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The relationship between chronic paediatric feeding disorders and caregiver stress. J Child Health Care 2021 03;25(1):69-80

Date

02/13/2020

Pubmed ID

32048866

DOI

10.1177/1367493520905381

Scopus ID

2-s2.0-85079373963   3 Citations

Abstract

Paediatric feeding disorders (PFDs) are common. Earlier studies have shown an association between PFD and caregiver stress, but these studies have been hampered by insufficient power. This study reports stress for caregivers of children diagnosed with PFD. These caregivers were then compared to community norms of the Parental Stress Index-Short Form. Caregivers also completed the Mealtime Behaviour Questionnaire, Child Behaviour Checklist and Child Development Inventory. Linear regression and hierarchical regression analyses assessed the relationship among the variables. Caregivers of 840 children with PFD responded. Negative child behaviours and lower child developmental function predicted higher levels of total parenting stress, parental distress, parent-child dysfunctional interaction and caregiver perceptions of their child as difficult. Higher rates of child internalizing and externalizing problems and child mealtime aggression were associated with parent perceptions of their child as difficult and contributed to total parental stress. Parents of older children reported higher levels of stress, whereas parents of younger children were more likely to be defensive responders. Overall, parents of children with PFD have more caregiver-related stress. These caregivers may benefit from consultations with mental health professionals to provide the most appropriate care to affected families.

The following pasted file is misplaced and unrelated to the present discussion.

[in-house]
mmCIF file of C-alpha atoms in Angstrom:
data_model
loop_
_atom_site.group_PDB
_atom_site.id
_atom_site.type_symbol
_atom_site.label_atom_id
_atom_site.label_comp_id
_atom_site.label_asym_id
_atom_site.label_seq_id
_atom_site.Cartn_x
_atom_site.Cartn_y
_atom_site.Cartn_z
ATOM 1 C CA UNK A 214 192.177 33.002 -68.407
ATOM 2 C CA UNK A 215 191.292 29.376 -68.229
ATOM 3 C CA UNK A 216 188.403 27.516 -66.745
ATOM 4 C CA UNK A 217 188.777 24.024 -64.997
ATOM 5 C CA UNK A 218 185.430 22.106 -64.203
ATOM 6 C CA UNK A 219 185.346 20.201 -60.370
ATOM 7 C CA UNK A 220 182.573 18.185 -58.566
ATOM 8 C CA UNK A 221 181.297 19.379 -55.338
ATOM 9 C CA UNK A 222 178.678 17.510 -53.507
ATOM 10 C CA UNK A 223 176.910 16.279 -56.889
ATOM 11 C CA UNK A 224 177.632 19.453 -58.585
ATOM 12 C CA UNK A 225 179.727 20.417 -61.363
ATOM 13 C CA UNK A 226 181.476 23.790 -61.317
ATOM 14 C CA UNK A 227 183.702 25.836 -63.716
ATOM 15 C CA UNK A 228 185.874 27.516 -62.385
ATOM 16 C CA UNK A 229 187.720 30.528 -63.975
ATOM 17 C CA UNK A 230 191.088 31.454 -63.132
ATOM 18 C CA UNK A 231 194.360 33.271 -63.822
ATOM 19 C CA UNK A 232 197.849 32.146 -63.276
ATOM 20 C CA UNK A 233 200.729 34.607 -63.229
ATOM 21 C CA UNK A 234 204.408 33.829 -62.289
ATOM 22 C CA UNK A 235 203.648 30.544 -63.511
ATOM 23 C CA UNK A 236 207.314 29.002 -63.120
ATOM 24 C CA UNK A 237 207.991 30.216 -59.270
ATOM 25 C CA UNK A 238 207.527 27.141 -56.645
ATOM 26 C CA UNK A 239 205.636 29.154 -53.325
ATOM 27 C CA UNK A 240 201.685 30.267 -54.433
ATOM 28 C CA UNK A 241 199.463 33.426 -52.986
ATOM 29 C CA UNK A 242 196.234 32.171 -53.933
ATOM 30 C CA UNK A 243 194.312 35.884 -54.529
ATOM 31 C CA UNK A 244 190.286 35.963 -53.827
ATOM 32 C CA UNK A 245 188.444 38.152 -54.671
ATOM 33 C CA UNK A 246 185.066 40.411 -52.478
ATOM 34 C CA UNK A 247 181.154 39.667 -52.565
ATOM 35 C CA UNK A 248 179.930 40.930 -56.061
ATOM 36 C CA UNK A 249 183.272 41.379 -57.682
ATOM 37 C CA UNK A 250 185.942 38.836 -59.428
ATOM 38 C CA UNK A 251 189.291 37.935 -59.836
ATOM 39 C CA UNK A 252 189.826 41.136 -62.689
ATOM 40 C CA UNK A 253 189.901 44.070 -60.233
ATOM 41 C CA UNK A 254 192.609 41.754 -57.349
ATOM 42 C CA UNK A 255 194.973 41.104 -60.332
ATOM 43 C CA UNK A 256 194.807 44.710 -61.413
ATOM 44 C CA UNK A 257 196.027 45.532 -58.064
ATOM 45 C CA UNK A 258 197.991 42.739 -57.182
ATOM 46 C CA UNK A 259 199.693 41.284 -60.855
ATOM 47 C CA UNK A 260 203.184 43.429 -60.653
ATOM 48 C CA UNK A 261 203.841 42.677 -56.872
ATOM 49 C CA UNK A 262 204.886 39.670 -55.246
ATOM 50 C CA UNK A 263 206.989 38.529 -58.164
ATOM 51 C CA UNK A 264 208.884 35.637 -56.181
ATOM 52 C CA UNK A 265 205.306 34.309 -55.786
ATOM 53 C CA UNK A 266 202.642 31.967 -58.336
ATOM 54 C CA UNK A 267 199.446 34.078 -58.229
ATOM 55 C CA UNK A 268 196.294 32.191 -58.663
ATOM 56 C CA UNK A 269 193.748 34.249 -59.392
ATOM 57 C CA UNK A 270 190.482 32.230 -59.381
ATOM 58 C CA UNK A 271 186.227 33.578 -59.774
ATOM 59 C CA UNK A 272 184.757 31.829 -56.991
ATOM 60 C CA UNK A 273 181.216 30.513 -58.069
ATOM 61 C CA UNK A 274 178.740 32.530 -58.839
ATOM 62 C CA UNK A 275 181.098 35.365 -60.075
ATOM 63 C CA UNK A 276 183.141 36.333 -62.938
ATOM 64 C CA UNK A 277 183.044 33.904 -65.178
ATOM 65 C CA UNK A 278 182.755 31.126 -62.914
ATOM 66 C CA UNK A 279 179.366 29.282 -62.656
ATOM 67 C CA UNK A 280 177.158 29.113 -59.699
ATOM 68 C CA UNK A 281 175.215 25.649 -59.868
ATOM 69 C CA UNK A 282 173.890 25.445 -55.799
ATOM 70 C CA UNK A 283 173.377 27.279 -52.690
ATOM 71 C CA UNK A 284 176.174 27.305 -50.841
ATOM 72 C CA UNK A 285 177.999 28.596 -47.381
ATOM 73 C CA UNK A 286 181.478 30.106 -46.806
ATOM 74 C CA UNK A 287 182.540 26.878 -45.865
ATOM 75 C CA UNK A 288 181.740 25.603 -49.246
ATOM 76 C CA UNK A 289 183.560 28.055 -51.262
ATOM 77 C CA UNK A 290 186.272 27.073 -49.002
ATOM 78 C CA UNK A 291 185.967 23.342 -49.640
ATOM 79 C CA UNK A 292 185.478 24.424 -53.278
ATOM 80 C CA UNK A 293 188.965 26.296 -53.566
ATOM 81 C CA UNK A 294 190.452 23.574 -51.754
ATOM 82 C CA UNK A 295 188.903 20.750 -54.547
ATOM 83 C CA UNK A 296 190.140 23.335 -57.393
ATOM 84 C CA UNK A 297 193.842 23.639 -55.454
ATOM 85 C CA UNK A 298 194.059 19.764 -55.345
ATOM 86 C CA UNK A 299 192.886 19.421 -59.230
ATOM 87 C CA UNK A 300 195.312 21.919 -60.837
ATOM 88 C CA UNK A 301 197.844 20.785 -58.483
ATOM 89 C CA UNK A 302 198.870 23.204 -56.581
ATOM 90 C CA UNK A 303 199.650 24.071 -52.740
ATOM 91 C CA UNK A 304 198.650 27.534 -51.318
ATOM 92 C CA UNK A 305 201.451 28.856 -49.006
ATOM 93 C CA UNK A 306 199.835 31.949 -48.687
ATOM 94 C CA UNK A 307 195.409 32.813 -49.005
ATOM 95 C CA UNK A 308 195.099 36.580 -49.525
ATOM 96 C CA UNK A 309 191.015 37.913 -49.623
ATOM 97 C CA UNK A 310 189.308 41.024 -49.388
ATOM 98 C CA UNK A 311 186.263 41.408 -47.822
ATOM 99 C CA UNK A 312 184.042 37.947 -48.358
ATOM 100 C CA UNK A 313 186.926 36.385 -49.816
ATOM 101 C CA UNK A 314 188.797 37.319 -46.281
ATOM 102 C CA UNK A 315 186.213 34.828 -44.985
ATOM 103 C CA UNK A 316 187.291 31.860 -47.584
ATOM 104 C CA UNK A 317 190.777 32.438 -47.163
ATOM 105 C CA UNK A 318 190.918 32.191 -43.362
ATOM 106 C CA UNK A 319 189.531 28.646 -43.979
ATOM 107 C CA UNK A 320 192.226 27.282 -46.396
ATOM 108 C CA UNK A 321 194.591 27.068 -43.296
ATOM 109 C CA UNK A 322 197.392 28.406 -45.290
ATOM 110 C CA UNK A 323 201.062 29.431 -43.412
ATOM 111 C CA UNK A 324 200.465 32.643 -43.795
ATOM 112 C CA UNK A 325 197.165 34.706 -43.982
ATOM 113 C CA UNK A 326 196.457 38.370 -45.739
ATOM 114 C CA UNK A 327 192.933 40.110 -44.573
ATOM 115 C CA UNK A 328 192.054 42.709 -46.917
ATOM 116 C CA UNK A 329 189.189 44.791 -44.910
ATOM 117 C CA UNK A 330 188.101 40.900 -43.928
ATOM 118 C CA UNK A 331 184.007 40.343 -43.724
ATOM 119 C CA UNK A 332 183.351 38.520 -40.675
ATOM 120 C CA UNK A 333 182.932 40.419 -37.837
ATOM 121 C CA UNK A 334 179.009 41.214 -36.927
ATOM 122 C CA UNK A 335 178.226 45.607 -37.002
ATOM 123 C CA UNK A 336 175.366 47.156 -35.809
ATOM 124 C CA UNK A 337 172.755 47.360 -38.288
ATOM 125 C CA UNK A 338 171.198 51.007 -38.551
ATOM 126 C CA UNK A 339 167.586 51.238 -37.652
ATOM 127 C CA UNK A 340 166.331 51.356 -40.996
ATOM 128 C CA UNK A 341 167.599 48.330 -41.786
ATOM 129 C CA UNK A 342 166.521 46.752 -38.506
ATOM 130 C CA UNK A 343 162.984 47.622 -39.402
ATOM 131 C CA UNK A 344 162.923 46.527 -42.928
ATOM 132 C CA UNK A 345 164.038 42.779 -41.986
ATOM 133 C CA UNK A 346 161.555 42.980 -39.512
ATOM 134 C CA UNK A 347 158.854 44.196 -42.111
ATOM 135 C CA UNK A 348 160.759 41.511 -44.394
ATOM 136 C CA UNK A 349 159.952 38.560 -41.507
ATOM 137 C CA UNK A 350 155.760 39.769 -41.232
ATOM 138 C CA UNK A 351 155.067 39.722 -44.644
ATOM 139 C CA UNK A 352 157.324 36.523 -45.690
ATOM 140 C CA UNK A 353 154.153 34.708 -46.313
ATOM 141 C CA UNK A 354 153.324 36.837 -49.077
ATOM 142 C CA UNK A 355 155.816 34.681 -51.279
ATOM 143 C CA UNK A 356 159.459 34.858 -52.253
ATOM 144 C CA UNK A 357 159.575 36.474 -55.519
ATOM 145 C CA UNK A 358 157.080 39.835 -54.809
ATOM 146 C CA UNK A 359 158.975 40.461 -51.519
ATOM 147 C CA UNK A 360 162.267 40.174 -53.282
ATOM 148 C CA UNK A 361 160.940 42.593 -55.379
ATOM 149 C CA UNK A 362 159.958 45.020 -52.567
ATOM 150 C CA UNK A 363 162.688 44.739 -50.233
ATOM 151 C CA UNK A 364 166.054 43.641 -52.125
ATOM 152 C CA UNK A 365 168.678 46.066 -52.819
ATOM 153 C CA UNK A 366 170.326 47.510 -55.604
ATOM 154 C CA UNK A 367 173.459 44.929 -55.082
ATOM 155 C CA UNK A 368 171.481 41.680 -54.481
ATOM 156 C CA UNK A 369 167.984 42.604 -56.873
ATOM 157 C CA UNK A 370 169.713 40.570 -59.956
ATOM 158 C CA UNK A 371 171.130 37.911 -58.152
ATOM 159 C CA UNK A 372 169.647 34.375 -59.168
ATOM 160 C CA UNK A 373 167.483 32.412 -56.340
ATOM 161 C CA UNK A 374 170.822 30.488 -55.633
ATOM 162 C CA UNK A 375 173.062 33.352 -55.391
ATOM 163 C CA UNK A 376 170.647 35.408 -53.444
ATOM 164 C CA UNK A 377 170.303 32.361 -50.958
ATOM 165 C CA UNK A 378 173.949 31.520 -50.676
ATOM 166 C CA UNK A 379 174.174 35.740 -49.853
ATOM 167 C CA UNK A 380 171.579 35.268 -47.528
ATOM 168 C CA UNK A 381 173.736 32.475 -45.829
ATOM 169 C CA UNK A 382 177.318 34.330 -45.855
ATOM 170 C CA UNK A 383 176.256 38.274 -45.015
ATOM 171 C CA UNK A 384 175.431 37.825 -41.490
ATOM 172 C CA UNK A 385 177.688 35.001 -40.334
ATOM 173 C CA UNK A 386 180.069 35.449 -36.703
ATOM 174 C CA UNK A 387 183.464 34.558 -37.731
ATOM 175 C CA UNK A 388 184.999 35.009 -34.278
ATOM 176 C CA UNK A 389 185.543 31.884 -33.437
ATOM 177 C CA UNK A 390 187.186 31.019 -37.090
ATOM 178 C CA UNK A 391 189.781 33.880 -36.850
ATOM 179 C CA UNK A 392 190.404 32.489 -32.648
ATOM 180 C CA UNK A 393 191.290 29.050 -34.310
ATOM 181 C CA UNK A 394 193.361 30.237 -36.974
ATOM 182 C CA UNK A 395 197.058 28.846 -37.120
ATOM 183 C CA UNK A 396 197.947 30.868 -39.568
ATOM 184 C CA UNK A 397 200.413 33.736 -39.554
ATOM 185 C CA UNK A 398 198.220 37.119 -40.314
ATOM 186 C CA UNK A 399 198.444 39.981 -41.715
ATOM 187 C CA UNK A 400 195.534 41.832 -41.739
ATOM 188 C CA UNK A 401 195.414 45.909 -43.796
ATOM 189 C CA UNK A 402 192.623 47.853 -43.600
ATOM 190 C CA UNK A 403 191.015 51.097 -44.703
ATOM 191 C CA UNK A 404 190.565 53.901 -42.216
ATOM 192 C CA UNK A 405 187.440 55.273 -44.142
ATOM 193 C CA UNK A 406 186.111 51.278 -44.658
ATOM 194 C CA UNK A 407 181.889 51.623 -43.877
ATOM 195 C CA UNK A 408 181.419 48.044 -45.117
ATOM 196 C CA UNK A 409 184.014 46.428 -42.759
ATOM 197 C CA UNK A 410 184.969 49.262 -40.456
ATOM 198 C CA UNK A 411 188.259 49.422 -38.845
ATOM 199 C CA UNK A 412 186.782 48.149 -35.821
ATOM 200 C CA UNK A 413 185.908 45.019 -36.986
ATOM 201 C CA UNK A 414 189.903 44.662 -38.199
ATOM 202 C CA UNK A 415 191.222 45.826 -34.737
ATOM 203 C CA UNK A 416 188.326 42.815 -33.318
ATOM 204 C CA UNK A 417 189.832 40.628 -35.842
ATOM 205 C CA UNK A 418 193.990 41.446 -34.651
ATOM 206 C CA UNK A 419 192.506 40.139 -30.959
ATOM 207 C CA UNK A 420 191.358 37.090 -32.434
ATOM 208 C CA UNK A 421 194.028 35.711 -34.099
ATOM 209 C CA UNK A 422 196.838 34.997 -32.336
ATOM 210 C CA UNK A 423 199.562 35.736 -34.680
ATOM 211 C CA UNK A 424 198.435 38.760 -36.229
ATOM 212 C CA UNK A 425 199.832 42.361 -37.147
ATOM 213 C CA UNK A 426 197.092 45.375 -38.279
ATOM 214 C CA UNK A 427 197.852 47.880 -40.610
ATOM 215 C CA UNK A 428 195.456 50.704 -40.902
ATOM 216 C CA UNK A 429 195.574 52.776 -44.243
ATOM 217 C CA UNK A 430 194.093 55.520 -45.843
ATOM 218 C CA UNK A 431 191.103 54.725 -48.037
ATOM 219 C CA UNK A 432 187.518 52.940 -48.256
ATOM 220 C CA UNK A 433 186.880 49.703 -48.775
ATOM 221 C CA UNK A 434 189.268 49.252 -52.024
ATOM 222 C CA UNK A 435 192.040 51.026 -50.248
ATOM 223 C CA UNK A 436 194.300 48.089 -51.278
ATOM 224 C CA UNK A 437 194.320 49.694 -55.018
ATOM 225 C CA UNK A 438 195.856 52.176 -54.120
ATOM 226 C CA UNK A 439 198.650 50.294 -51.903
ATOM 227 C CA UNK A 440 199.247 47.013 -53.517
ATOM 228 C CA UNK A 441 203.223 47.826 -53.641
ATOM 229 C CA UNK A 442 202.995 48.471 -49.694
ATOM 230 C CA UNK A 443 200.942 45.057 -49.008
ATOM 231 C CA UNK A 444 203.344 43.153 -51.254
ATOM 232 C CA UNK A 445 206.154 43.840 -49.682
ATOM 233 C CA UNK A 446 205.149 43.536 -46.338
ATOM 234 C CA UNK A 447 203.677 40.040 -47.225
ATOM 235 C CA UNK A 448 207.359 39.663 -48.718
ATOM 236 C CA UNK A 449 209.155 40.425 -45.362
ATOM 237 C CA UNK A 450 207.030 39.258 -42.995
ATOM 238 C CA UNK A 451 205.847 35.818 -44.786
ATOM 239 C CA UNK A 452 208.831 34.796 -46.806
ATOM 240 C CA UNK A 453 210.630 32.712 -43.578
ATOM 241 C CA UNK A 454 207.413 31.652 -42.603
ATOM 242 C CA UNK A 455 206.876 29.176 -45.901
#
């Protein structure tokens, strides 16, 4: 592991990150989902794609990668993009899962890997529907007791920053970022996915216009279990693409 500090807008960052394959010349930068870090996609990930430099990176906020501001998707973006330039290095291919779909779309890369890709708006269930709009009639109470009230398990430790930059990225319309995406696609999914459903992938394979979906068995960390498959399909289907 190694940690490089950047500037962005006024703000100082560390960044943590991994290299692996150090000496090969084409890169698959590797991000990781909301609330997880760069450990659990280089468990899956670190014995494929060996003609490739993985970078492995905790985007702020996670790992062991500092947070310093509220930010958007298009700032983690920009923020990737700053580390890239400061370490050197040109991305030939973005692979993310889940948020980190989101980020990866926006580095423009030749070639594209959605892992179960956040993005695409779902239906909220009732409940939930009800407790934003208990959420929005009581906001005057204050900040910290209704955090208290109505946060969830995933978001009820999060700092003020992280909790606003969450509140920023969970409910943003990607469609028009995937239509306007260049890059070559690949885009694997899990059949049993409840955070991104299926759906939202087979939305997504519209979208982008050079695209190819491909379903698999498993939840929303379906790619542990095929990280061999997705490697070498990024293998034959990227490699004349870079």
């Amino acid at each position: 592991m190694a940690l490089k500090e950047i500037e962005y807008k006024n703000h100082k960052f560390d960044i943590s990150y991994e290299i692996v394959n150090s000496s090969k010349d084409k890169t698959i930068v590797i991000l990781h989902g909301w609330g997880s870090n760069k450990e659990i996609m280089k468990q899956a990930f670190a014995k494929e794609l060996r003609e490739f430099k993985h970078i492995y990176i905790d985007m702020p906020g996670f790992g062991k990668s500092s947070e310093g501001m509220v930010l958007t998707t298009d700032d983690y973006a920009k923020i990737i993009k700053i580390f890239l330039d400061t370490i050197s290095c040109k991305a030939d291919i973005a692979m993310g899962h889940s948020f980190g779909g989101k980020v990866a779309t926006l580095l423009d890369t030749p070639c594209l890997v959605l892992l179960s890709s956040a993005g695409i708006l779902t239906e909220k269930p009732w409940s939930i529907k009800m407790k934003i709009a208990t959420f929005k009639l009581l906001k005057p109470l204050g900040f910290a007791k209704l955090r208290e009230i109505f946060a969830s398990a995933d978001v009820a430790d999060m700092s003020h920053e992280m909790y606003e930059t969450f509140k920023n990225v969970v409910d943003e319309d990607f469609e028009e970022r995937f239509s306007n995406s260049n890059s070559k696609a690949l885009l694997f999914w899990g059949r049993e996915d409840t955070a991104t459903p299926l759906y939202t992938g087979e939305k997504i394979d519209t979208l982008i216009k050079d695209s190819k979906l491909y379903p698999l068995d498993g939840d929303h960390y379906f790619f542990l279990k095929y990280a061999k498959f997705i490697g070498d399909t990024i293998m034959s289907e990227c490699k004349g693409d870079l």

Author List

Silverman AH, Erato G, Goday P

Authors

Praveen Sundaraj Goday MBBS Professor in the Pediatrics department at Medical College of Wisconsin
Alan Silverman PhD Professor in the Pediatrics department at Medical College of Wisconsin